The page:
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August 08, 2016

Book Review: The House Between Tides

It's been a while -- make that YEARS -- since I've read a real, tangible book. Don't get me wrong, I've read quite a few "beach books" as I call them: highly entertaining, often romantic, sarcastic and light. Basically a rom-com on paper. Or in my case, in an e-book.

When a copy of The House Between Tides appeared at my house, I thought, "OK, Simon & Schuster, I can do this."  The book was at a disadvantage, frankly. It described itself as a thriller (I don't like scary), and with parallels to Daphne du Maurier (University flashbacks of Rebecca!).

But if you like CSI type dramas or detective mysteries, this is a great book for you. Highly descriptive, the story revolves around Hetty Deveraux who inherits a family home, and then discovers bones inside. How's that for a synopsis!?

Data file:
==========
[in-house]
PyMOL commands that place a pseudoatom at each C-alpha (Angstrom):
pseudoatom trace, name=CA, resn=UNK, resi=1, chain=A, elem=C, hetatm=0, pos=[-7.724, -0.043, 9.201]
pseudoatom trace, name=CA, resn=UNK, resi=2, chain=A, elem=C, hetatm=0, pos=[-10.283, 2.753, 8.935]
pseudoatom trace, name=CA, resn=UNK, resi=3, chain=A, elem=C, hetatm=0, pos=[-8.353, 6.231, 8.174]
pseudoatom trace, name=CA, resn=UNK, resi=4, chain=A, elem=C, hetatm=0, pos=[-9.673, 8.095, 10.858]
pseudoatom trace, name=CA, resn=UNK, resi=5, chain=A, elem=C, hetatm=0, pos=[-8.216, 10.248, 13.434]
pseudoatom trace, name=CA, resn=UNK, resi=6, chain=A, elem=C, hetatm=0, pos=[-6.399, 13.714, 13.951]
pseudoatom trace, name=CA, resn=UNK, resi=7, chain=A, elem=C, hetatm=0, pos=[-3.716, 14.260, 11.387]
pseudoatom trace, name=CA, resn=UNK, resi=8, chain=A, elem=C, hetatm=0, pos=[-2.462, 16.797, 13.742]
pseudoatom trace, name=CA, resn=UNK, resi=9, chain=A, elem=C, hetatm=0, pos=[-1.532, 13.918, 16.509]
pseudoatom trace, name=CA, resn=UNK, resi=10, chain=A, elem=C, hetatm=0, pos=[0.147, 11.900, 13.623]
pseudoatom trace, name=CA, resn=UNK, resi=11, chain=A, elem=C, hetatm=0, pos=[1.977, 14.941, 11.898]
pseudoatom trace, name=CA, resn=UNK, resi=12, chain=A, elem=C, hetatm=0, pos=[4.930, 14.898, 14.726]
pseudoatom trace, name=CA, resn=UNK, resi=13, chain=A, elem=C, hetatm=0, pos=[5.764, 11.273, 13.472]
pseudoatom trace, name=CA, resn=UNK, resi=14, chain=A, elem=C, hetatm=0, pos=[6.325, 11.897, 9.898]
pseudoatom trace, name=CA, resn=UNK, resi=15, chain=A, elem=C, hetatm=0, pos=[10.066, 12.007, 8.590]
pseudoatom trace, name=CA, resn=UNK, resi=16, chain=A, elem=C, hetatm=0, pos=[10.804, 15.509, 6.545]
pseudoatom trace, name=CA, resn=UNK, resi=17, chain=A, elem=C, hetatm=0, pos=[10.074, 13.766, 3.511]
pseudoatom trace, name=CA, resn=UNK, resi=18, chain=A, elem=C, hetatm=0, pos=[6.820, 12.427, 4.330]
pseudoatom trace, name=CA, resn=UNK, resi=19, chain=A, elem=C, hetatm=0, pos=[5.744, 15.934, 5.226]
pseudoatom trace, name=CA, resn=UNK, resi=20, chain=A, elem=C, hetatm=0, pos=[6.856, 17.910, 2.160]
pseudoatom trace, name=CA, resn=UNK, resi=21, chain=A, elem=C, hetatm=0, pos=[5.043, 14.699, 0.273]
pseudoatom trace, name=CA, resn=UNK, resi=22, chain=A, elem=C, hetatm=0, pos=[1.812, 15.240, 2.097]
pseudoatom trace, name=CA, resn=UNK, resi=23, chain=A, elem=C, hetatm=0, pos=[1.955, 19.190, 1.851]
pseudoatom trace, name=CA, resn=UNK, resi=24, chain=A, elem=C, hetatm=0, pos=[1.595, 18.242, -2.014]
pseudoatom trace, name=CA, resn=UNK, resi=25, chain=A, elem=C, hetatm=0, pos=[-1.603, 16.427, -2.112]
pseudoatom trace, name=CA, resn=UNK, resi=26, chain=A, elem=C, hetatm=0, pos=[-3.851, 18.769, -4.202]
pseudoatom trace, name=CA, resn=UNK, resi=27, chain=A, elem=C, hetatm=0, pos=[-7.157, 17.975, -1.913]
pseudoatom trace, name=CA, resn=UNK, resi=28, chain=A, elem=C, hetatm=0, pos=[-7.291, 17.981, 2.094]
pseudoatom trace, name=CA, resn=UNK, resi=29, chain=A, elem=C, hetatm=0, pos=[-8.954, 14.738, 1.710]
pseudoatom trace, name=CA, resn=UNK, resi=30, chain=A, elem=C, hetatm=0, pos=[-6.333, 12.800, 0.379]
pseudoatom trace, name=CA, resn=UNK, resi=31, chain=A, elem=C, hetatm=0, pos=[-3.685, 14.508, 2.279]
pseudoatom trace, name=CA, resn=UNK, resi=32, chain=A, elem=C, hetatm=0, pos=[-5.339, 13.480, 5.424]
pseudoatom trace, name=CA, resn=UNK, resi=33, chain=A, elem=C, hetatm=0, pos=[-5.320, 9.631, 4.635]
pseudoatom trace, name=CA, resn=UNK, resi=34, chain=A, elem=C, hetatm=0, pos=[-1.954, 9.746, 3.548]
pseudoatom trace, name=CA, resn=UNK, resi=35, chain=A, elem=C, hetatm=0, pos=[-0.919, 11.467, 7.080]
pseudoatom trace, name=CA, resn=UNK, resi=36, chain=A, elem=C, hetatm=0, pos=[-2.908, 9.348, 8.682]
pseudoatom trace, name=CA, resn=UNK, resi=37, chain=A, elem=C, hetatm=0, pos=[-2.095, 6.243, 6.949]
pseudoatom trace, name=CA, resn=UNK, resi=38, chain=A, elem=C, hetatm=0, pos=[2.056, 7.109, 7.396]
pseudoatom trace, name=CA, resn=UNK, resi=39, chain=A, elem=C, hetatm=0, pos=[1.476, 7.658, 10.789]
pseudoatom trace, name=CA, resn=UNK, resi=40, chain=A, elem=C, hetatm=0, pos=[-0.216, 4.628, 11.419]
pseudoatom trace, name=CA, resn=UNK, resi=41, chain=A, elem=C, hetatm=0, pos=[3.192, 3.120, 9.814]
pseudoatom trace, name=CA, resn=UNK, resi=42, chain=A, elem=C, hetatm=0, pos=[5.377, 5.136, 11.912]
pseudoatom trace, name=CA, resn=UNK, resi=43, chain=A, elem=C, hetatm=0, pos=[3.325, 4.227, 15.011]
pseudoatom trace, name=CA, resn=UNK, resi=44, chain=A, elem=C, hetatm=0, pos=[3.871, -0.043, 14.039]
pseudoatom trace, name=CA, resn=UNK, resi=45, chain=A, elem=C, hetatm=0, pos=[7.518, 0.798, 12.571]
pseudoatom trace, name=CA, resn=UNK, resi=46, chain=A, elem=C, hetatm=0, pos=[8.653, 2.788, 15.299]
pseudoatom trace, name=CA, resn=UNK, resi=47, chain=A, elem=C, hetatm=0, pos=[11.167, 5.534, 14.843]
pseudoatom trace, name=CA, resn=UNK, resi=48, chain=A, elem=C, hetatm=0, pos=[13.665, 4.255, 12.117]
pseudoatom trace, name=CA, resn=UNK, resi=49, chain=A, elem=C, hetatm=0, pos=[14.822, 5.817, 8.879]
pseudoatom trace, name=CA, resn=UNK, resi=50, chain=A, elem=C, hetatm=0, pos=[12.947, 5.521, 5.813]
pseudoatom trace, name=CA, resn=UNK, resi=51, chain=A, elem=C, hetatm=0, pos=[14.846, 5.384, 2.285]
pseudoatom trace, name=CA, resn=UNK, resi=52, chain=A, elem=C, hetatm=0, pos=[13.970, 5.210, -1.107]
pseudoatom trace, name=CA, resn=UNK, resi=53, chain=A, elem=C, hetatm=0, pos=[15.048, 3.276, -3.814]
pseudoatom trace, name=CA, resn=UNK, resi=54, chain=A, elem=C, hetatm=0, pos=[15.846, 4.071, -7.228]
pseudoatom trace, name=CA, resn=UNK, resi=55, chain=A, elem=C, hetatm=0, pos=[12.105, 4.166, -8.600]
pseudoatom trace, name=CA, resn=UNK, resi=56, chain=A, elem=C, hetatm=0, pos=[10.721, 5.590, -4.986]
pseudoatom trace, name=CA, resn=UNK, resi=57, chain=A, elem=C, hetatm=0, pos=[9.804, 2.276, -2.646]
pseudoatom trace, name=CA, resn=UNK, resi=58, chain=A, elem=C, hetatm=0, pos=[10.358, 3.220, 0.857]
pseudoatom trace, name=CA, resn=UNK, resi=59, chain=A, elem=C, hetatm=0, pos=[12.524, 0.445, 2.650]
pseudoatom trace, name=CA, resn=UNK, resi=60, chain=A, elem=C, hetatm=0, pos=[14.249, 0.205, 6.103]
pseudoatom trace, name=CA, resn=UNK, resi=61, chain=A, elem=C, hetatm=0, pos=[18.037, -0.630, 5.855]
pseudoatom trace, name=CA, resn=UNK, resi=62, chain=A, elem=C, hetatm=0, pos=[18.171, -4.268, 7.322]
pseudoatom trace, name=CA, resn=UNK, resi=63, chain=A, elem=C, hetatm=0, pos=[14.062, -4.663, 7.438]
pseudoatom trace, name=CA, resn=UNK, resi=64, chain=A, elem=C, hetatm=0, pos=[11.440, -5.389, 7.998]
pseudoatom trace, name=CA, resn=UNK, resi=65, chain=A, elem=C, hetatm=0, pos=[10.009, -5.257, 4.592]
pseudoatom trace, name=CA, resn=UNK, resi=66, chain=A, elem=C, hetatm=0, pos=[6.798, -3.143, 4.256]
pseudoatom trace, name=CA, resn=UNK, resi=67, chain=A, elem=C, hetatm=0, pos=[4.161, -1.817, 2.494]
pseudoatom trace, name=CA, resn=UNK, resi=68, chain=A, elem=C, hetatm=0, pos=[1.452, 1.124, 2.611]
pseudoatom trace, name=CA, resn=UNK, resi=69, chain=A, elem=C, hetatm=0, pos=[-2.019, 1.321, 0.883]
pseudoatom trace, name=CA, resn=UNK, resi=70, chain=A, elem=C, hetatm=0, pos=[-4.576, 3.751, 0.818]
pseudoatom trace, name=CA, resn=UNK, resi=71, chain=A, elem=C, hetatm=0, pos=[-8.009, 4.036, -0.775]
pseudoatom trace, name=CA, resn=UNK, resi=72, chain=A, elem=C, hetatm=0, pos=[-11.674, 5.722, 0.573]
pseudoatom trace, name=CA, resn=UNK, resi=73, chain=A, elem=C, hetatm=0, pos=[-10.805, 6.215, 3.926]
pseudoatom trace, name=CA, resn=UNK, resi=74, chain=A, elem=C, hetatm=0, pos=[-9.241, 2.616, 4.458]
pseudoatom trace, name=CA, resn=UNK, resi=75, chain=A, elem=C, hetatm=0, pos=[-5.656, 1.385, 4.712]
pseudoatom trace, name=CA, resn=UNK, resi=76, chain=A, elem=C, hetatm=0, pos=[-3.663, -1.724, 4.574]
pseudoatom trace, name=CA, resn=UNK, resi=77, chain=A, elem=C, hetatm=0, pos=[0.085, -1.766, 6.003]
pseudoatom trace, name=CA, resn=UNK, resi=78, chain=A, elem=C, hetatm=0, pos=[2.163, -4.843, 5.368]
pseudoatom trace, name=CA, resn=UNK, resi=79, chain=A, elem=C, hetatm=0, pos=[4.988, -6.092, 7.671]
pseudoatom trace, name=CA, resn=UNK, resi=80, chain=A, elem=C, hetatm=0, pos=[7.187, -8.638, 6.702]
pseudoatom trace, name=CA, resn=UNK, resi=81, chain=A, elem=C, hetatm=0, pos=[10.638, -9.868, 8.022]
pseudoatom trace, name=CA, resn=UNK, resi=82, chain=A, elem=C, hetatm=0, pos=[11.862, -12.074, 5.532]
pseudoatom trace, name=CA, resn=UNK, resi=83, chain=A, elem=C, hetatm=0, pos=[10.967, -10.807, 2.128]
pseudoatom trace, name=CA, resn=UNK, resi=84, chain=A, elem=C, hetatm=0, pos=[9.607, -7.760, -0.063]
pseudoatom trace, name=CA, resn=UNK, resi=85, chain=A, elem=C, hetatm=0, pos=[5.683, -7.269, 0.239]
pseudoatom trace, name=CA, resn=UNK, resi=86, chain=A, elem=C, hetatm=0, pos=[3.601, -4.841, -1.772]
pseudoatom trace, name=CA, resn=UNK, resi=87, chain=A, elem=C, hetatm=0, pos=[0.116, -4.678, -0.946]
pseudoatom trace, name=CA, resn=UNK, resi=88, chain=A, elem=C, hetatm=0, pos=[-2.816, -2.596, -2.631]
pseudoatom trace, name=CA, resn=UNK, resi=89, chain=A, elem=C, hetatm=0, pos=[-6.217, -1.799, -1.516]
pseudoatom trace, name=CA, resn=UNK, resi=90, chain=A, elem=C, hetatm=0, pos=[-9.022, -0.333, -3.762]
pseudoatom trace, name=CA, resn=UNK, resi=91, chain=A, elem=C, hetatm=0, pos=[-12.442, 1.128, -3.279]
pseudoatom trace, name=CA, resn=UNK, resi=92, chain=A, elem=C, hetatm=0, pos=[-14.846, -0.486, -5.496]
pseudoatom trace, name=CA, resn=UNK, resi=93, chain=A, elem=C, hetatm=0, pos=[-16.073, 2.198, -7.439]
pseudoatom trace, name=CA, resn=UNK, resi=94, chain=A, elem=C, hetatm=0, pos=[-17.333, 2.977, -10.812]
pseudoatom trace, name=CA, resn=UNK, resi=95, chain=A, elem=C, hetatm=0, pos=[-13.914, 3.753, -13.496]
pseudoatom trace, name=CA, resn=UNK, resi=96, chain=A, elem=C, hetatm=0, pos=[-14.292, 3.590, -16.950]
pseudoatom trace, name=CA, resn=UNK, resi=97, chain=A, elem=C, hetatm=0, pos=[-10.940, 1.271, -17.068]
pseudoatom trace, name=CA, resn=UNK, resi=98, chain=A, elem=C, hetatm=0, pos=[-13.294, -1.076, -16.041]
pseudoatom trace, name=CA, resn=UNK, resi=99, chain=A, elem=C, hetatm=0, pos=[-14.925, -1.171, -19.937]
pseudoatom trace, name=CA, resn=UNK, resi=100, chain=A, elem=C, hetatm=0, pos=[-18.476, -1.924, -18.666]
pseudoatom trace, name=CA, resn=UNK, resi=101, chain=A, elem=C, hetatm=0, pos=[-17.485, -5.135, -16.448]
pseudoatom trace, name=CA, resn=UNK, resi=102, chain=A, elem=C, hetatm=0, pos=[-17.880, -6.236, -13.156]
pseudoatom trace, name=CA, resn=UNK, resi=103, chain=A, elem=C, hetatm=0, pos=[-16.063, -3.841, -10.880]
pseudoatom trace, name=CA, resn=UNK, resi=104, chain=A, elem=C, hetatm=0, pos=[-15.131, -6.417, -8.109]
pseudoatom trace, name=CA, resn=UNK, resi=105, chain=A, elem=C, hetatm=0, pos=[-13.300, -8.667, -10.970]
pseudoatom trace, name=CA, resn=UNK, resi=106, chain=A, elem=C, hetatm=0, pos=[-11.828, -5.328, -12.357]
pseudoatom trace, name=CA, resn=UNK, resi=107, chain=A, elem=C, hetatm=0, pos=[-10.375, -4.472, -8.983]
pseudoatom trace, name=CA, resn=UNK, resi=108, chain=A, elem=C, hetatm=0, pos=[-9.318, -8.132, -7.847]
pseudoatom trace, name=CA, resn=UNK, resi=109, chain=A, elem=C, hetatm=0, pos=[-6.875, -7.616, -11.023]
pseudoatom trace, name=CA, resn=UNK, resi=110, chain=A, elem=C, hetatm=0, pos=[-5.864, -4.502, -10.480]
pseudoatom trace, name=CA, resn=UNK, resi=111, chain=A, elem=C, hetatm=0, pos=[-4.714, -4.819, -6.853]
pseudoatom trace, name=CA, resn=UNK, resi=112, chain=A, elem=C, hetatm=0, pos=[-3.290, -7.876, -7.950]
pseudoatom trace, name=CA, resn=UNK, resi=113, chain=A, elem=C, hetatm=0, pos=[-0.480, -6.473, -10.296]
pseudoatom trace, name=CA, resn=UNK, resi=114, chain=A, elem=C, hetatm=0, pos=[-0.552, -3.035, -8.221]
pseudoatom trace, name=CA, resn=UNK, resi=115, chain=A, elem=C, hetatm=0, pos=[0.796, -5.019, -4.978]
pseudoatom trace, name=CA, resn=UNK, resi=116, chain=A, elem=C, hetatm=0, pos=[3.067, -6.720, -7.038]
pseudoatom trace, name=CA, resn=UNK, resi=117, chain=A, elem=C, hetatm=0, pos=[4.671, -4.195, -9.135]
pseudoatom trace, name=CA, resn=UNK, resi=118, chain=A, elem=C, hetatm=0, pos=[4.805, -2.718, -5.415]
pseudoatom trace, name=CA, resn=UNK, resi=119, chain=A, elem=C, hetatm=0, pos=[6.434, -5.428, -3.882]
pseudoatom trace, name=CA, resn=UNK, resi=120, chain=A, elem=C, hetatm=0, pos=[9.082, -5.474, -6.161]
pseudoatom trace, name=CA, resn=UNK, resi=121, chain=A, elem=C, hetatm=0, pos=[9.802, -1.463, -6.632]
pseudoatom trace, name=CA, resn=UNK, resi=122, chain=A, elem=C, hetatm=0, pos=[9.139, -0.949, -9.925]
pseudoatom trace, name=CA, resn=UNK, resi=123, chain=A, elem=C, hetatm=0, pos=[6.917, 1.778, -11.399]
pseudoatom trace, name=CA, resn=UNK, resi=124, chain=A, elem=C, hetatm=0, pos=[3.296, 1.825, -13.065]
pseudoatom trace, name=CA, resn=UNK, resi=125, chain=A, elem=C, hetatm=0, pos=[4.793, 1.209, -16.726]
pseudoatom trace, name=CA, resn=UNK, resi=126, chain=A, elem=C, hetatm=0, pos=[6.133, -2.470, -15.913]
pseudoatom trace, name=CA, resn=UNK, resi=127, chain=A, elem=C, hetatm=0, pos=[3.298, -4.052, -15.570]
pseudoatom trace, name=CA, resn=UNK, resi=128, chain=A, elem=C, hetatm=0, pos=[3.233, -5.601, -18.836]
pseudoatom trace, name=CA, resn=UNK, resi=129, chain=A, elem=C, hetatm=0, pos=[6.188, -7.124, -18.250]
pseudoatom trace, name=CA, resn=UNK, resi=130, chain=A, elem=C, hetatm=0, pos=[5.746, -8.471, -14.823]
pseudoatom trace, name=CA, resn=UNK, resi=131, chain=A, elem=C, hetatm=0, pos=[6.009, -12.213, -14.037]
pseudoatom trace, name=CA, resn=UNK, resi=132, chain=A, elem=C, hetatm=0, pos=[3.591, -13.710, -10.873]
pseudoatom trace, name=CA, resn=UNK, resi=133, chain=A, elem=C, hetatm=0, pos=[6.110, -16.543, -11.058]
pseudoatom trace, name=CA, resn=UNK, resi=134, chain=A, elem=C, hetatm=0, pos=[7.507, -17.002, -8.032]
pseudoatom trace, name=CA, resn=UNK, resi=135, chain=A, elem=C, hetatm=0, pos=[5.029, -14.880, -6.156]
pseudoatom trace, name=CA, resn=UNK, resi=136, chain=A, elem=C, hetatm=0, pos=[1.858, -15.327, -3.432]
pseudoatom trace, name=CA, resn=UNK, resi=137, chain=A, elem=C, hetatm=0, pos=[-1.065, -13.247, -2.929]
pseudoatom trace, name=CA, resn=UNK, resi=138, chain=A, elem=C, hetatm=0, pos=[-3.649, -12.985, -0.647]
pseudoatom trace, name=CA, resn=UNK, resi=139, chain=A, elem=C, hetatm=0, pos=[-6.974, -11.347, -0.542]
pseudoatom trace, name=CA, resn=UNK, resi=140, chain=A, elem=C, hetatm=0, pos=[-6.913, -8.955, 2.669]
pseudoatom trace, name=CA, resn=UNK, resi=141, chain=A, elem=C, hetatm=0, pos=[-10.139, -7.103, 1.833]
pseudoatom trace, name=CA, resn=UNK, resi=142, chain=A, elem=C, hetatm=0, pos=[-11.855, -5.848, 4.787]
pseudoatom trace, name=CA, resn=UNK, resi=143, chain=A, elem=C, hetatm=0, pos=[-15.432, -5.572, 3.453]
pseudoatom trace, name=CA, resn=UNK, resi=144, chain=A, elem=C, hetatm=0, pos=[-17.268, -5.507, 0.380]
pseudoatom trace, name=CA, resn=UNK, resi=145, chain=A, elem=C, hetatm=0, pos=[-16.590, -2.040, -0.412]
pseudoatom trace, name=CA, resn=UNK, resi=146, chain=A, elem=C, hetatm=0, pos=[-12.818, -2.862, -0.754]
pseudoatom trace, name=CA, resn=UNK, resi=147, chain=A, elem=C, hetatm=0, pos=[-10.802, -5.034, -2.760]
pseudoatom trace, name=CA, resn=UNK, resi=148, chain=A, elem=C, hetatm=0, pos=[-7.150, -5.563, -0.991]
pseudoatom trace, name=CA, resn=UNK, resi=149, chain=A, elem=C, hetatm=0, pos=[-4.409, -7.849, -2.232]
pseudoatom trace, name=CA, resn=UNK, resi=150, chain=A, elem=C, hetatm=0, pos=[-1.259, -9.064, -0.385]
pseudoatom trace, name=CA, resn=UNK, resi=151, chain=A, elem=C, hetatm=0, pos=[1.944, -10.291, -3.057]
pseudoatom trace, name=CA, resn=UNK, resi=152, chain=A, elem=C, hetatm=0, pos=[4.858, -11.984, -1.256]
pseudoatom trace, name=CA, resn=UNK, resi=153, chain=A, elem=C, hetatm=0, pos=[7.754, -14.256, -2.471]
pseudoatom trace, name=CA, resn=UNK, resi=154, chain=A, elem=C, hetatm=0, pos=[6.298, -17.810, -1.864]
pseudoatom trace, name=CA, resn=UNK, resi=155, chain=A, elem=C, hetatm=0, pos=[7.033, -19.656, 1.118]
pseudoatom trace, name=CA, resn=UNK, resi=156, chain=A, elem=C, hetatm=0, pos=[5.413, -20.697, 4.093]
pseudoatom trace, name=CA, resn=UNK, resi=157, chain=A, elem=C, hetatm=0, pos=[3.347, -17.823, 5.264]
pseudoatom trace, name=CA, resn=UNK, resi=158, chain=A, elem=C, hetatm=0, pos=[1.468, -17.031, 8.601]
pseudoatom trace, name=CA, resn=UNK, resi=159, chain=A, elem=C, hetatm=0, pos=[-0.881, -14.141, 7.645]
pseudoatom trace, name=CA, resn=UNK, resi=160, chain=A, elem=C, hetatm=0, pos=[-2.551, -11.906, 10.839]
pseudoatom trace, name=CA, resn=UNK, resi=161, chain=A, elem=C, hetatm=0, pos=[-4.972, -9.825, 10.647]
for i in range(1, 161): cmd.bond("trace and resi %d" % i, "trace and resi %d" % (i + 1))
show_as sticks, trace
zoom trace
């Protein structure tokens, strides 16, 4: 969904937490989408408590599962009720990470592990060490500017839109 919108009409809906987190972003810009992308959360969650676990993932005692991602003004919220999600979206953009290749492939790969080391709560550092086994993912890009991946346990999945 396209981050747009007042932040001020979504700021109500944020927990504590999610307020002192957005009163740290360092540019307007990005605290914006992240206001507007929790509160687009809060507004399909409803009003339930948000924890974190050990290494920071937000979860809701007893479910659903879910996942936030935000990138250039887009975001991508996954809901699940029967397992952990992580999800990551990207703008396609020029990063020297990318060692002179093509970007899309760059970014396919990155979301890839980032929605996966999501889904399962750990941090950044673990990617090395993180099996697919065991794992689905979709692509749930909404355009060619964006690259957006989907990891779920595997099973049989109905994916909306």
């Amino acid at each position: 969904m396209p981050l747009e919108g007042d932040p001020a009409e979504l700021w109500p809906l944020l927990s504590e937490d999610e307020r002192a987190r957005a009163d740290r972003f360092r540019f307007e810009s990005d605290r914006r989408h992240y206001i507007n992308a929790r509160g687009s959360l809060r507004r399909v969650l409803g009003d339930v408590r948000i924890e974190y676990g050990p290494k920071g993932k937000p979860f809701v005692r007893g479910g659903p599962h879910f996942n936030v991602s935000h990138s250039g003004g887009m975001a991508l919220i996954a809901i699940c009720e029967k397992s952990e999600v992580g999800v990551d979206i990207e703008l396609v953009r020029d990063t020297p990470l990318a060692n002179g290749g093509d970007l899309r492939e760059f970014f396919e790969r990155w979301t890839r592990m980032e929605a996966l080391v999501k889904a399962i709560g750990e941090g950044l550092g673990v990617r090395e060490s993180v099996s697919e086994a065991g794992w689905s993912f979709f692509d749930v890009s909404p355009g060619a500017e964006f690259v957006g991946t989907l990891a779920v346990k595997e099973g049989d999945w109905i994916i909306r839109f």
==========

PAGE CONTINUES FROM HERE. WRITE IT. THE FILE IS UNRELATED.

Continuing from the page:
Hetty must try and find the story behind the bones and ends up intertwined in her family's history, while living her own life.

The story flip flops between past and present, which can sometimes get confusing, admittedly. There is a century that separates the periods -- 1910 and 2010. This is a book that requires focusing, as you don't want to miss a detail.

That said, there are a lot of details -- settings and scenery are meticulously described and even Hetty's character is often slow moving and stagnant. "MOVE!," I wanted to shout at her, many times in the book.

I would best describe The House Between Tides as a historical mystery, if such a classification exists. Readers who love Old English dramas would appreciate this eloquently written book. And for those who still love their rom-coms, there's even a little romance, too. Because of its vivid and lifelike description, I can easily see this Sarah Maine novel converted to a film, sometime soon.


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